VOLUME 12 NUMBER 2 (July to December 2019)

PSL%202019 vol12-no02-p122-132-Salmo%20and%20Gianan

Philipp. Sci. Lett. 2019 12 (2) 122-132
available online: September 30, 2019

*Corresponding author
Email Address: ssalmo@ateneo.edu
Date Received: July 3, 2018
Date Revised: August 31, 2019
Date Accepted: September 19, 2019


Post-disturbance carbon stocks and rates of sequestration: Implications on “blue carbon” estimates in Philippine mangroves

by Severino G. Salmo III*1 and Eunice Lois D. Gianan1,2

1Department of Environmental Science, School of Science and Engineering,
     Ateneo de Manila University, Loyola Heights, 1108 Quezon City
2Marine Science Institute, University of the Philippines,
     Diliman, 1101 Quezon City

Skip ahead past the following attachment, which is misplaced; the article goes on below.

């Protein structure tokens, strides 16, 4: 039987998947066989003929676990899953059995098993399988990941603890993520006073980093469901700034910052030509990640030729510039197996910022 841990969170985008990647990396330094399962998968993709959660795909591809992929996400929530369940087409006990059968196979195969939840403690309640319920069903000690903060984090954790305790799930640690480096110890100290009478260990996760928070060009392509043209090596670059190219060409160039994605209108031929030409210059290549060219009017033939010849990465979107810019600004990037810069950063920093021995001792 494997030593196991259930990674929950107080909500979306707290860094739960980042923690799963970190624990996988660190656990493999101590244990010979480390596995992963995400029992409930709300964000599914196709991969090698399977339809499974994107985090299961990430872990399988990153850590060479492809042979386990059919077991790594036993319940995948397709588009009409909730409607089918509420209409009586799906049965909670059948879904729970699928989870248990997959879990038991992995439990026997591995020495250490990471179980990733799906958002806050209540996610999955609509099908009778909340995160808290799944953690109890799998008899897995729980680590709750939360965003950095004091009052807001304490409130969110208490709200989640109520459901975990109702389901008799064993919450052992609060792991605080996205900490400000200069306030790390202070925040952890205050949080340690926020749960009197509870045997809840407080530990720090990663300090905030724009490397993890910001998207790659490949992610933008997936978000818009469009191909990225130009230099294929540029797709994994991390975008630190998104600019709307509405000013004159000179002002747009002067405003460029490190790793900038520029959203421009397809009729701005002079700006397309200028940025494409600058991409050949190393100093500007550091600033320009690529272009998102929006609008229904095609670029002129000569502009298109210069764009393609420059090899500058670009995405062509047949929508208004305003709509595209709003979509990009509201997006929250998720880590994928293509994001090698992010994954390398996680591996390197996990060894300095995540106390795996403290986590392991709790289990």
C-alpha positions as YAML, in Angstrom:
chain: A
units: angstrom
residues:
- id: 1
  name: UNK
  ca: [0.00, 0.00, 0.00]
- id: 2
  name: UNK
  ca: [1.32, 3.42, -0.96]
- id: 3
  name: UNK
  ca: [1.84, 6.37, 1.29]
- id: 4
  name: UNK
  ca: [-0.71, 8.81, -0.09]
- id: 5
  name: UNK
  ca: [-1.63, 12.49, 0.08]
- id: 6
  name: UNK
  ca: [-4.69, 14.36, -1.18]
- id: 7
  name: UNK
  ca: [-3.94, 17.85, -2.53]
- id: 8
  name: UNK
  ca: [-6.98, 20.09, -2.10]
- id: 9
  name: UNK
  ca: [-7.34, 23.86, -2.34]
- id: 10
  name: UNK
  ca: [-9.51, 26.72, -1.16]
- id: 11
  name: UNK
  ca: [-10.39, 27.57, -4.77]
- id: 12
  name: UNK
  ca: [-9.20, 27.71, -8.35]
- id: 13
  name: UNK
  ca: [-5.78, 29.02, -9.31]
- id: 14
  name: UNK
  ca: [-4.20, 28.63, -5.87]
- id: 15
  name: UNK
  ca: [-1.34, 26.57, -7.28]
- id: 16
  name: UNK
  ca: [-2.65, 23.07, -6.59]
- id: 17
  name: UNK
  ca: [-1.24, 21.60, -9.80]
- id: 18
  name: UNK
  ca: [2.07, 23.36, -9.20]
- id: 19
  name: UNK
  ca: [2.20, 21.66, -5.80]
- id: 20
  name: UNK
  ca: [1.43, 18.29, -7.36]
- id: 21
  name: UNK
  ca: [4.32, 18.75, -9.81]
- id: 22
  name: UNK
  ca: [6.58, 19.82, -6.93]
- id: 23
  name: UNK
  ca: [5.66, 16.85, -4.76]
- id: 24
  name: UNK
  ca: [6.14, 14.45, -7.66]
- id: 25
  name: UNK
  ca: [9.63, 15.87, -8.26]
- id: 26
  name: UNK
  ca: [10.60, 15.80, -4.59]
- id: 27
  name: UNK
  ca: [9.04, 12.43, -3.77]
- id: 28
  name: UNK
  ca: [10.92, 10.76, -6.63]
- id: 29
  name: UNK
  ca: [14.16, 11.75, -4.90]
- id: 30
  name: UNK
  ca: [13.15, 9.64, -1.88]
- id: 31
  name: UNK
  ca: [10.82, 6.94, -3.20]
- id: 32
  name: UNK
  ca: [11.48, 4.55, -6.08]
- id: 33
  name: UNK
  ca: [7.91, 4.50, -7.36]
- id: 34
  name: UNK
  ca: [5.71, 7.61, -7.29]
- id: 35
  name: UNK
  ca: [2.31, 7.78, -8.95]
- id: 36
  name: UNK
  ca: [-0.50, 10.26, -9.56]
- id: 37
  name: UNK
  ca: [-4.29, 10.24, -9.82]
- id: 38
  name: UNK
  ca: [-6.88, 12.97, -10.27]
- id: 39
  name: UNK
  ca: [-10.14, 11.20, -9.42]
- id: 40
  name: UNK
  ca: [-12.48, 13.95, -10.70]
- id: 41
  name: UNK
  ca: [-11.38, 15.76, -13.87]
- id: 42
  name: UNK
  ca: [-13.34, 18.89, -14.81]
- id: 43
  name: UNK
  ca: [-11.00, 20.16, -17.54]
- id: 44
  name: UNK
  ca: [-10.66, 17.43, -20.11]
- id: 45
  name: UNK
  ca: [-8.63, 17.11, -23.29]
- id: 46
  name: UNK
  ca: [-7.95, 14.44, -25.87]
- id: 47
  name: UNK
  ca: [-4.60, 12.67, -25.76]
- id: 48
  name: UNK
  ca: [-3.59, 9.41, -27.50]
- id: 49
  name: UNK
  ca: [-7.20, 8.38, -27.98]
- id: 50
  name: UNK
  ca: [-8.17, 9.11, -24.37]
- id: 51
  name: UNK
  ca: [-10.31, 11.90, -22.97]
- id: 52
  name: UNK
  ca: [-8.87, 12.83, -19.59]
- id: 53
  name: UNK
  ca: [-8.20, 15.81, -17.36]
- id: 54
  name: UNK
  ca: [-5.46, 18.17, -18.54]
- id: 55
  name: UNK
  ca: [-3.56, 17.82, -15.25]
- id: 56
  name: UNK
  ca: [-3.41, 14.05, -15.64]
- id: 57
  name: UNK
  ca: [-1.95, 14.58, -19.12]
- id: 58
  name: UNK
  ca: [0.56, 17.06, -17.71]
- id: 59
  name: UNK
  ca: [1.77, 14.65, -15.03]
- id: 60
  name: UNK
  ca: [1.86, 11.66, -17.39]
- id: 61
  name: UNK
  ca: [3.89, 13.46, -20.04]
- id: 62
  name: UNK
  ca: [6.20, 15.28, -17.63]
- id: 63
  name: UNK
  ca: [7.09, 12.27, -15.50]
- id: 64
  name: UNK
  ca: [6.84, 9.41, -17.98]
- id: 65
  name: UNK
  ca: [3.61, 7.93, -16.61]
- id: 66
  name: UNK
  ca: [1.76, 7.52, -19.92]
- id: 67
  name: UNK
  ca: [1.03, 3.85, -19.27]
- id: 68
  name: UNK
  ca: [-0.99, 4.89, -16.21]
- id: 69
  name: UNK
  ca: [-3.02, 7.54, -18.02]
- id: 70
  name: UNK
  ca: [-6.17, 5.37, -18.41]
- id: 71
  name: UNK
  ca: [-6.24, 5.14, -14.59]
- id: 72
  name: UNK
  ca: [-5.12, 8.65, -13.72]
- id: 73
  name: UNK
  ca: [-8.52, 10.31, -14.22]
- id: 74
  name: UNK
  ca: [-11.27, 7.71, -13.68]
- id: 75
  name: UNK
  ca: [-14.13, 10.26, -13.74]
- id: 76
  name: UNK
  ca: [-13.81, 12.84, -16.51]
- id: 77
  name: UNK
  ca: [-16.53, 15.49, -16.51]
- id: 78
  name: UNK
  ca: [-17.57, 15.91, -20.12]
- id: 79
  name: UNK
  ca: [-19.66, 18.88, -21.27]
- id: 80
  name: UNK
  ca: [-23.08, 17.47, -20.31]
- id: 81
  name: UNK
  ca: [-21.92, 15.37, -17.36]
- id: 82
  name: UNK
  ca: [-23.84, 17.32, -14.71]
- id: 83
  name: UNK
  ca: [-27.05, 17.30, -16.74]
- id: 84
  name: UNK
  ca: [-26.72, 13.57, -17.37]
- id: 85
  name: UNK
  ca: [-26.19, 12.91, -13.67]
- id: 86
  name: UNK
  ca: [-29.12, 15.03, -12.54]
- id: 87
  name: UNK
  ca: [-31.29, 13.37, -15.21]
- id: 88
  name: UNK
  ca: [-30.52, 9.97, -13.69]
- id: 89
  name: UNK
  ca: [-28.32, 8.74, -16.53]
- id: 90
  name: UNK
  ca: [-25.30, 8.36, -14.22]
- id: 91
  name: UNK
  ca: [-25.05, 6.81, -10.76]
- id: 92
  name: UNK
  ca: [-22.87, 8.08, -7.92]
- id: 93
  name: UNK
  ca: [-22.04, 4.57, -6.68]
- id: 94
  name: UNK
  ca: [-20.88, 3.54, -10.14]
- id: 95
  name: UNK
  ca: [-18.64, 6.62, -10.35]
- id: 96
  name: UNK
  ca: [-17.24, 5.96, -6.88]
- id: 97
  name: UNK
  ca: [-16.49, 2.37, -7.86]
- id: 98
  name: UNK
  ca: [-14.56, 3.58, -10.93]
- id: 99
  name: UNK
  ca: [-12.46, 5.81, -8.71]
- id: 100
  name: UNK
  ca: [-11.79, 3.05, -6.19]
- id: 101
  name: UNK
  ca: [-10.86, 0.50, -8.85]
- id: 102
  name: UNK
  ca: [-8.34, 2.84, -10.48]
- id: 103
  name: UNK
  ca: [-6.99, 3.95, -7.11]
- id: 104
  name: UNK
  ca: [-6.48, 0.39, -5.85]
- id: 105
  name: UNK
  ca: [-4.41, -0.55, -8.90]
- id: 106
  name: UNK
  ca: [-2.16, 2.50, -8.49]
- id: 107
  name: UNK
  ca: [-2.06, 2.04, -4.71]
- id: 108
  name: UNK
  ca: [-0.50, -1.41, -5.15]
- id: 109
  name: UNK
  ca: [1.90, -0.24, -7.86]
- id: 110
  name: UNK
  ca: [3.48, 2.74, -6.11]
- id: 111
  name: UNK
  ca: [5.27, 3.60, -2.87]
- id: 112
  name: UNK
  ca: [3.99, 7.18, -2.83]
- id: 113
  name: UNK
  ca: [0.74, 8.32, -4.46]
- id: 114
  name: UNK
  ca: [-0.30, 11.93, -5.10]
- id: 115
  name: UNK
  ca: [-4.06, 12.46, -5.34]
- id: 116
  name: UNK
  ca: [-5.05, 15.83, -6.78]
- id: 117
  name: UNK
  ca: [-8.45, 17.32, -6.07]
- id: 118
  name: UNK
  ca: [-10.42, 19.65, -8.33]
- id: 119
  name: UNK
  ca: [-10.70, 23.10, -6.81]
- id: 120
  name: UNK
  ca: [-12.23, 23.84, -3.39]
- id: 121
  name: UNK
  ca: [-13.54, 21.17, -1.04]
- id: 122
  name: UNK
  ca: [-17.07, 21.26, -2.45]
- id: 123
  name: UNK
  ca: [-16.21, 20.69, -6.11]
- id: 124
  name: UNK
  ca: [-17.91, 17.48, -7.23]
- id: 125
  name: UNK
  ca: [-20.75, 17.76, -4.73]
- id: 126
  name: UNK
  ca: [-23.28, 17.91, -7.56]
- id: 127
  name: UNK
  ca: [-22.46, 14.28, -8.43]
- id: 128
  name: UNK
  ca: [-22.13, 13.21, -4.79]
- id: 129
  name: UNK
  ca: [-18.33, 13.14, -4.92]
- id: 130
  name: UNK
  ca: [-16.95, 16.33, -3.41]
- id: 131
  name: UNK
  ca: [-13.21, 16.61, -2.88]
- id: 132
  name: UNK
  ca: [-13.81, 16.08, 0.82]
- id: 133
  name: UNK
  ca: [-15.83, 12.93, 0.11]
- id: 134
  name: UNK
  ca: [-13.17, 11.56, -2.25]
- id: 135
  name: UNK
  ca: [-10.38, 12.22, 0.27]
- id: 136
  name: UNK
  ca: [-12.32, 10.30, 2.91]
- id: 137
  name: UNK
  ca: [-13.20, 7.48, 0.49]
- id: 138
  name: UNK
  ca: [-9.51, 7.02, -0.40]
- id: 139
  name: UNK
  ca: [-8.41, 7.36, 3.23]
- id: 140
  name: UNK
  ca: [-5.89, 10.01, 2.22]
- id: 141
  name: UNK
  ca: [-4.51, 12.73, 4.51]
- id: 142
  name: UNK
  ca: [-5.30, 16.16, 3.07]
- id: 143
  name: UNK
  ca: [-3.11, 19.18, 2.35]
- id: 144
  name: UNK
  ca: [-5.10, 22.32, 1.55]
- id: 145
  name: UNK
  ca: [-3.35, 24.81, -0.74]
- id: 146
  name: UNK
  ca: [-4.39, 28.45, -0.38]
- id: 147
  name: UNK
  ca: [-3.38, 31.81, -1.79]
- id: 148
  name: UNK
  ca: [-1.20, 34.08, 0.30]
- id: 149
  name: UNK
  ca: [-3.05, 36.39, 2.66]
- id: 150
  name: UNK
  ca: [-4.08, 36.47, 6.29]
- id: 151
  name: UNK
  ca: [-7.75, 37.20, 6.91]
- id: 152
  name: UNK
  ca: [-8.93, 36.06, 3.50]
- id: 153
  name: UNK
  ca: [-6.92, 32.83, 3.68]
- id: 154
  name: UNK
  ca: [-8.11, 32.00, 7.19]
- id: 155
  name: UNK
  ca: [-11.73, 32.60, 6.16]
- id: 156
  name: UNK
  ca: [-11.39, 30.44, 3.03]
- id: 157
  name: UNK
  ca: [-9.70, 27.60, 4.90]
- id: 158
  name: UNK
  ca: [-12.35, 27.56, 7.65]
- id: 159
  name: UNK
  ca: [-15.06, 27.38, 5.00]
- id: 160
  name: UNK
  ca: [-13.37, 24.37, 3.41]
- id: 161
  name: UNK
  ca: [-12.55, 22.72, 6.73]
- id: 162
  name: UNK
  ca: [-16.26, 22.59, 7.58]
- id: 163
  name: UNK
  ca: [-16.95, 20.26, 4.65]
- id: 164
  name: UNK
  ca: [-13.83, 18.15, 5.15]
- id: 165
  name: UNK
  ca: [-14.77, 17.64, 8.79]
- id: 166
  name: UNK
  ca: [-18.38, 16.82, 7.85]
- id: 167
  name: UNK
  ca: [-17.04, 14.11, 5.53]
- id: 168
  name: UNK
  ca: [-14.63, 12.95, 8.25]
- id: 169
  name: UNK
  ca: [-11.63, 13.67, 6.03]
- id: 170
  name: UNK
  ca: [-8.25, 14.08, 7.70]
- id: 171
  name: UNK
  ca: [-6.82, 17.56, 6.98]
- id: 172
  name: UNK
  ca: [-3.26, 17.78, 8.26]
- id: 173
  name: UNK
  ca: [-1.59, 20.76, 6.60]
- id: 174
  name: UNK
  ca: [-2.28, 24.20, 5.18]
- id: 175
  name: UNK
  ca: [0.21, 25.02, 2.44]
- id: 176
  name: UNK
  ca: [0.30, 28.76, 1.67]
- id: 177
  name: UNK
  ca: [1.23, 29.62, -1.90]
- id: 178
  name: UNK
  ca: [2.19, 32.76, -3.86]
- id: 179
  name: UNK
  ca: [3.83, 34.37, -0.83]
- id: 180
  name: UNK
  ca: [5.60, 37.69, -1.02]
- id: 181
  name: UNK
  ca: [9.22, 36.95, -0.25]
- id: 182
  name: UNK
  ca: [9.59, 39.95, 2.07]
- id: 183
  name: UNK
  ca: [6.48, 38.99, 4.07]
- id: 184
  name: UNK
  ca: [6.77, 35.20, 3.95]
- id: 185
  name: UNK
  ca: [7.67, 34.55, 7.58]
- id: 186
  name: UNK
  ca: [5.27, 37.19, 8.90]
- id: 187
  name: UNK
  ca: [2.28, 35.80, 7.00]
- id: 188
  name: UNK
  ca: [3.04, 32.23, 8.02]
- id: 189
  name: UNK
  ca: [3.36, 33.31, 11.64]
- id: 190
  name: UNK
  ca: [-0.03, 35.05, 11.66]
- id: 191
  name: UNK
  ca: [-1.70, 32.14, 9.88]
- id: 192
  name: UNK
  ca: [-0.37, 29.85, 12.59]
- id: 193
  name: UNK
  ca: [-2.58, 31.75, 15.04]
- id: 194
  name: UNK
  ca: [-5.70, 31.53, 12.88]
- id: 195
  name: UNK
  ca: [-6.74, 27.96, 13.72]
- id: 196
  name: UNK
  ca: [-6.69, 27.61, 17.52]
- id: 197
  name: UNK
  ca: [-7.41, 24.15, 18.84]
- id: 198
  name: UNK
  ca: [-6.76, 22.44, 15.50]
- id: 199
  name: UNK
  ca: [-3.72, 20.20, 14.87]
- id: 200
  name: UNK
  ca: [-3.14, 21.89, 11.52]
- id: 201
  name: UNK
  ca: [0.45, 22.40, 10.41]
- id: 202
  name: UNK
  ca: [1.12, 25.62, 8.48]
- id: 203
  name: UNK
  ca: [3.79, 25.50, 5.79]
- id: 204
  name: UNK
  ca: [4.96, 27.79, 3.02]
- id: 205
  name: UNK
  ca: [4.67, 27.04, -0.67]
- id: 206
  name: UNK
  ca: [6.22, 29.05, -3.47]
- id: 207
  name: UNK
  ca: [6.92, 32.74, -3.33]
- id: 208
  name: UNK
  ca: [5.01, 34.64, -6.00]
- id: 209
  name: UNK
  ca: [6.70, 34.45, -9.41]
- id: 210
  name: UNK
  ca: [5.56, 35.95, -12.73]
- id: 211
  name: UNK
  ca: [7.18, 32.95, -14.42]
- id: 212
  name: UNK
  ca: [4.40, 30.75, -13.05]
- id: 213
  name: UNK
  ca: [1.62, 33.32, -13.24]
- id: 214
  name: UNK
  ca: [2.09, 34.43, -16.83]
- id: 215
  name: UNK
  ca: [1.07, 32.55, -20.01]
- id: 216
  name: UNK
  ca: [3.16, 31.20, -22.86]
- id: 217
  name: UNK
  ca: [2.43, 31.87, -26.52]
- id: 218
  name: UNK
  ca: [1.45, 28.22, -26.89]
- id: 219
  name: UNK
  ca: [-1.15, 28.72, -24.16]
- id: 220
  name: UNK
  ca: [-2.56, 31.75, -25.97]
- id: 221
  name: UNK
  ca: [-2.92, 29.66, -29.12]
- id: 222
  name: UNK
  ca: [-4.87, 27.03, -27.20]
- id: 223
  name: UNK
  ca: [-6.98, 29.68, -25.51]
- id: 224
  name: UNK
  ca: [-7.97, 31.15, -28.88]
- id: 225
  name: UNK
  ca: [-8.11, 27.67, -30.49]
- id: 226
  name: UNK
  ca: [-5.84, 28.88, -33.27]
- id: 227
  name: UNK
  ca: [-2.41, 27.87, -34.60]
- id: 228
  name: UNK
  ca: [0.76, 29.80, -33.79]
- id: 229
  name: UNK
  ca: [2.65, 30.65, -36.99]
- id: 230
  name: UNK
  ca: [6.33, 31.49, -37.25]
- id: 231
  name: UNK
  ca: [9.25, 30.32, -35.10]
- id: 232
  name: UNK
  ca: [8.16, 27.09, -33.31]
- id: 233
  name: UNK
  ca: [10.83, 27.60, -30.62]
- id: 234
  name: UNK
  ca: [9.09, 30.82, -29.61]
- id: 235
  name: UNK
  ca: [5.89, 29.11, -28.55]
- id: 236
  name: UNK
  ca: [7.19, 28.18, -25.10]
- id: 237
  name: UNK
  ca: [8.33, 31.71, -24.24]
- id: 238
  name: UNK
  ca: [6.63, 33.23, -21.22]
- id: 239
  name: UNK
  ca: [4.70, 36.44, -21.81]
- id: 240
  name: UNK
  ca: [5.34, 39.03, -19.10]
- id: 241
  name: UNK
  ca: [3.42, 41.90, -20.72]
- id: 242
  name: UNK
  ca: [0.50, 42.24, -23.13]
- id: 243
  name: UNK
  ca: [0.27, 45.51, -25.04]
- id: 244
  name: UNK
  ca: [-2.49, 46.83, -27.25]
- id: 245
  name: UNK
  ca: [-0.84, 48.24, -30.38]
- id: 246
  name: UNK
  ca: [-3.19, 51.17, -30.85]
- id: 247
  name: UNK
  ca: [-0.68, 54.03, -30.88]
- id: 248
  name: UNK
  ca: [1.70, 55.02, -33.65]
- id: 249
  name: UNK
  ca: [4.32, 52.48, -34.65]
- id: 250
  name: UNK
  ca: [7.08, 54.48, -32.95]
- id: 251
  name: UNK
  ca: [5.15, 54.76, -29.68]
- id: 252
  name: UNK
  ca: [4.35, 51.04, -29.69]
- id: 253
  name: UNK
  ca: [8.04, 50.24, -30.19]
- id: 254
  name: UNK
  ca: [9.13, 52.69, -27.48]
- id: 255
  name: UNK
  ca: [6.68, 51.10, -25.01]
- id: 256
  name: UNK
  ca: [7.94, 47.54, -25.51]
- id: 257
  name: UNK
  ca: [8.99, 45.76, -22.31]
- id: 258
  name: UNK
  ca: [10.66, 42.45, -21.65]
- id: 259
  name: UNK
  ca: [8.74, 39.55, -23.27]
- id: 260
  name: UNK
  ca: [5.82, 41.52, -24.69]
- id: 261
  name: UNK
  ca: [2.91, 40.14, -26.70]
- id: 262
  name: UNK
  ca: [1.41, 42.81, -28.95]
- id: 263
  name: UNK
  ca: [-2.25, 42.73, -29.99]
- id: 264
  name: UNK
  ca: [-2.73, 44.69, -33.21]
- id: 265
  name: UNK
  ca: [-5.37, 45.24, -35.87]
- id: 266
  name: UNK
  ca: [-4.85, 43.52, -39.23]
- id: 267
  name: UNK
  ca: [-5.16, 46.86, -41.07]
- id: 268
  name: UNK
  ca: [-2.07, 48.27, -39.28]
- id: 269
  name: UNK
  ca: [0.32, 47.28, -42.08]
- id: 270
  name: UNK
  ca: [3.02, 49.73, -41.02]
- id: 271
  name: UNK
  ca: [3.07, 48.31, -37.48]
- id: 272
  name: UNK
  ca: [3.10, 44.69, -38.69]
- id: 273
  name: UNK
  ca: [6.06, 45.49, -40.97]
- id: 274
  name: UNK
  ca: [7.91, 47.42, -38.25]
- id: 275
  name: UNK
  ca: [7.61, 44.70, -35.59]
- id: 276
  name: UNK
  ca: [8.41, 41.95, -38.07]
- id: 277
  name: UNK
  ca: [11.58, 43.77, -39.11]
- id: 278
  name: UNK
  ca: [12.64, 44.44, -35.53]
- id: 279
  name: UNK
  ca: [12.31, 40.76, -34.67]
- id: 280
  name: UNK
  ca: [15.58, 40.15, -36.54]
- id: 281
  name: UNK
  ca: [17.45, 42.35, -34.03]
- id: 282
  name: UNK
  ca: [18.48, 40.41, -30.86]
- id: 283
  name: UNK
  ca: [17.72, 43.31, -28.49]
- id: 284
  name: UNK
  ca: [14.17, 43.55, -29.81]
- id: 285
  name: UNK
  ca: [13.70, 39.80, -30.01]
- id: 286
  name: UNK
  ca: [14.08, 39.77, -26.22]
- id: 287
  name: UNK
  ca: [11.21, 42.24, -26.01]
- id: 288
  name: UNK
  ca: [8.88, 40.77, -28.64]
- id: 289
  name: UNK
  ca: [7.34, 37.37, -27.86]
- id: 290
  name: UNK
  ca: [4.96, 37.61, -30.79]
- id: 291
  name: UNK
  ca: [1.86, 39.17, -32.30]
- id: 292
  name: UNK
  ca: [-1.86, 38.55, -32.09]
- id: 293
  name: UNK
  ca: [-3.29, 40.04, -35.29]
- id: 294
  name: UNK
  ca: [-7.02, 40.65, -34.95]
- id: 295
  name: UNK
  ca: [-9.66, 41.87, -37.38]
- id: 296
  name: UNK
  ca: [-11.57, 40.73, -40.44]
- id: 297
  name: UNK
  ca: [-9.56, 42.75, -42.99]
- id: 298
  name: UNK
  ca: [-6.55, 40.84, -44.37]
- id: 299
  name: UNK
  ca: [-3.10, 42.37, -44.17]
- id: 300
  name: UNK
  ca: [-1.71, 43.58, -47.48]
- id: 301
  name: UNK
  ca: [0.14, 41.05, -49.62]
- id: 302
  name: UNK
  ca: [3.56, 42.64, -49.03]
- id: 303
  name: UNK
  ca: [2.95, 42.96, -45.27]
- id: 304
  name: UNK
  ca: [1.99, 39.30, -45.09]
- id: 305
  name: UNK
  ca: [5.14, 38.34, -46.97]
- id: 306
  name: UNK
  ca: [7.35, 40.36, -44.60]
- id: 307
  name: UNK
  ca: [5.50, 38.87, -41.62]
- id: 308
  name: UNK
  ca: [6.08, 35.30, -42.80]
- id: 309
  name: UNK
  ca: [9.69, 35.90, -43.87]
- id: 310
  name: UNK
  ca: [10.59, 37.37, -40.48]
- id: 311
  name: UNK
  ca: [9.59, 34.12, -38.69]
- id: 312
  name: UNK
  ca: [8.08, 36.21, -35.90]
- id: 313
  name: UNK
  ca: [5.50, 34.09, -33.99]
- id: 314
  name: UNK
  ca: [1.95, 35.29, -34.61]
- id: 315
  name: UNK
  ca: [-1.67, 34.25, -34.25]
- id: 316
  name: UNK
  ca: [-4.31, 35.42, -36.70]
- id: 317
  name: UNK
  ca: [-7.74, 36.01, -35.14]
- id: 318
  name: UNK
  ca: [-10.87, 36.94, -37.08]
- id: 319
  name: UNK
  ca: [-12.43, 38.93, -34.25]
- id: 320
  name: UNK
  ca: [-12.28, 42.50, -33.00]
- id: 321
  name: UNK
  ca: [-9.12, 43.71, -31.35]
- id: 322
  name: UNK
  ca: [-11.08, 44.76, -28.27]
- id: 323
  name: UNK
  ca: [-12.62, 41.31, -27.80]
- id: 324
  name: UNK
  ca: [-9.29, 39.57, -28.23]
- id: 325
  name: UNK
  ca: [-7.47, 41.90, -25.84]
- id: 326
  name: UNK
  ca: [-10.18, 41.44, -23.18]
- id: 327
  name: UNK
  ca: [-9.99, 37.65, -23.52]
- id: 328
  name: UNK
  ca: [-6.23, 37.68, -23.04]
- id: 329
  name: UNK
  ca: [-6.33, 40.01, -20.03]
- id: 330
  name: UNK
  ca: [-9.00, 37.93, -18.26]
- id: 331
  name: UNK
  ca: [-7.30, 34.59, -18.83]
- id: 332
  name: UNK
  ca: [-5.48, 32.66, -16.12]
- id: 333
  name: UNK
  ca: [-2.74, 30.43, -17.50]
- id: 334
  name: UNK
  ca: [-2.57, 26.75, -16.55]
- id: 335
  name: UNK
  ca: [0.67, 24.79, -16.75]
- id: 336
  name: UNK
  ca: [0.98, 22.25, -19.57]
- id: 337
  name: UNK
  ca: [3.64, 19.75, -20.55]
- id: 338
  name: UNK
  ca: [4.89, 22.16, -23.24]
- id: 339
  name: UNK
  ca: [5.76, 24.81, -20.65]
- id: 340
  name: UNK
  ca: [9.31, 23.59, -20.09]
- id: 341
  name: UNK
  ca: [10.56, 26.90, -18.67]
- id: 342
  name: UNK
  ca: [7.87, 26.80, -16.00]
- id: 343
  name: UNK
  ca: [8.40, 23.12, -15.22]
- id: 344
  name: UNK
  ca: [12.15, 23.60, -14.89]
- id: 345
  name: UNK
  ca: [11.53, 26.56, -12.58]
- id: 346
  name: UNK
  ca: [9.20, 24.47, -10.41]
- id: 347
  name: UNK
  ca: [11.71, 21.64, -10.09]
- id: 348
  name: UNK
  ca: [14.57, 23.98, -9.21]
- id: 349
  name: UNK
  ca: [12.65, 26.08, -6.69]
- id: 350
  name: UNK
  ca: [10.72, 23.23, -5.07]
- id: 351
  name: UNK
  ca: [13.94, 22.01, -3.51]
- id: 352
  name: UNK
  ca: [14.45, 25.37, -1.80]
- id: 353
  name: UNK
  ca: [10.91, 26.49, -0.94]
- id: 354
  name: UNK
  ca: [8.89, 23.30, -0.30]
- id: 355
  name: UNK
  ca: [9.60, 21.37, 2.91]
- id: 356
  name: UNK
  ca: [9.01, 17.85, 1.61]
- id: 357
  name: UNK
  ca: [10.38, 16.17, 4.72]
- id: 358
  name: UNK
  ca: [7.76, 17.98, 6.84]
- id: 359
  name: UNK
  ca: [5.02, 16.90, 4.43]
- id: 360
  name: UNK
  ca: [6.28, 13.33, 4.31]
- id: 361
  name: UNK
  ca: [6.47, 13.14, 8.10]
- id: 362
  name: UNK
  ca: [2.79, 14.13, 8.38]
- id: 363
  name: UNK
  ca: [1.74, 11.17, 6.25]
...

Mangrove forest is one of the “blue carbon” ecosystems recognized for its high sequestration and long-term storage of carbon. While reports on blue carbon in mangroves are increasing, studies on the post-disturbance carbon stocks and rates of sequestration are still lacking in the Philippines. In this study, we assessed the stocks and rates of carbon sequestration in mangroves that were disturbed by typhoon and converted to aquaculture ponds. Carbon stocks were measured from the biomass and sediment compartments from typhoon-impacted sites (composed of natural and planted stands) and from mangrove-colonized abandoned fishponds. Using a stock-change approach, the rates of carbon sequestration were estimated at intra-annual and post-disturbance levels. Results showed wide variation in total carbon stocks and ranged from 168.96 to 355.70 Mg/ha (of which the biomass comprised 8.20 ± 4.18 % and the sediment with 92.84 ± 3.56 %). These values are 40-60 % lower than some SE Asian mangroves. Across sites, the post-disturbance rates of carbon sequestration (mean: 17.17 ± 0.57 Mg C/ha/yr) are similar with some studies and are within range from stands that are similarly recovering from disturbance. Our results indicate that disturbances contribute to changes in stocks and rates of carbon sequestration. Mangroves that colonized fishponds, although with relatively slower rates, have more stable carbon recovery. A more pro-active approach on the rehabilitation of abandoned fishponds (rather than leaving it to natural colonization process) is suggested to enhance carbon sequestration in Philippine mangroves.

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